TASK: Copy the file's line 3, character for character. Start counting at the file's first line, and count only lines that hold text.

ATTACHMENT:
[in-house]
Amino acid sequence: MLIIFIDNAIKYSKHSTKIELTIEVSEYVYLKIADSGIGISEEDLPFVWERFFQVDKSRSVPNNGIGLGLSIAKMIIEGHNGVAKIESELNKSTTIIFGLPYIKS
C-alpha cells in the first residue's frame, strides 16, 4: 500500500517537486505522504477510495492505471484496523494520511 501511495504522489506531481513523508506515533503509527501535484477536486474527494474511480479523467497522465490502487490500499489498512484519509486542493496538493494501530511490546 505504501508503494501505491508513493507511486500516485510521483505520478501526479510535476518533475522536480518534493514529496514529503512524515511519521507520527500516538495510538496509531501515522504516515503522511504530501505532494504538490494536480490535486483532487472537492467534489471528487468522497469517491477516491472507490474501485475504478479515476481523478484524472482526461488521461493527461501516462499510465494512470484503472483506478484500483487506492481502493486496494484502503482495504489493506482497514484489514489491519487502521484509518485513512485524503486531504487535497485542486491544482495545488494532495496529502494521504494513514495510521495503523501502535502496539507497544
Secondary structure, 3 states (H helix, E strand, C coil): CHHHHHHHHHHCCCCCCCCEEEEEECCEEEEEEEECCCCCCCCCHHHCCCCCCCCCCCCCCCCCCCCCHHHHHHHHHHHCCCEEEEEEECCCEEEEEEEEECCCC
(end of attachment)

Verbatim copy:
C-alpha cells in the first residue's frame, strides 16, 4: 500500500517537486505522504477510495492505471484496523494520511 501511495504522489506531481513523508506515533503509527501535484477536486474527494474511480479523467497522465490502487490500499489498512484519509486542493496538493494501530511490546 505504501508503494501505491508513493507511486500516485510521483505520478501526479510535476518533475522536480518534493514529496514529503512524515511519521507520527500516538495510538496509531501515522504516515503522511504530501505532494504538490494536480490535486483532487472537492467534489471528487468522497469517491477516491472507490474501485475504478479515476481523478484524472482526461488521461493527461501516462499510465494512470484503472483506478484500483487506492481502493486496494484502503482495504489493506482497514484489514489491519487502521484509518485513512485524503486531504487535497485542486491544482495545488494532495496529502494521504494513514495510521495503523501502535502496539507497544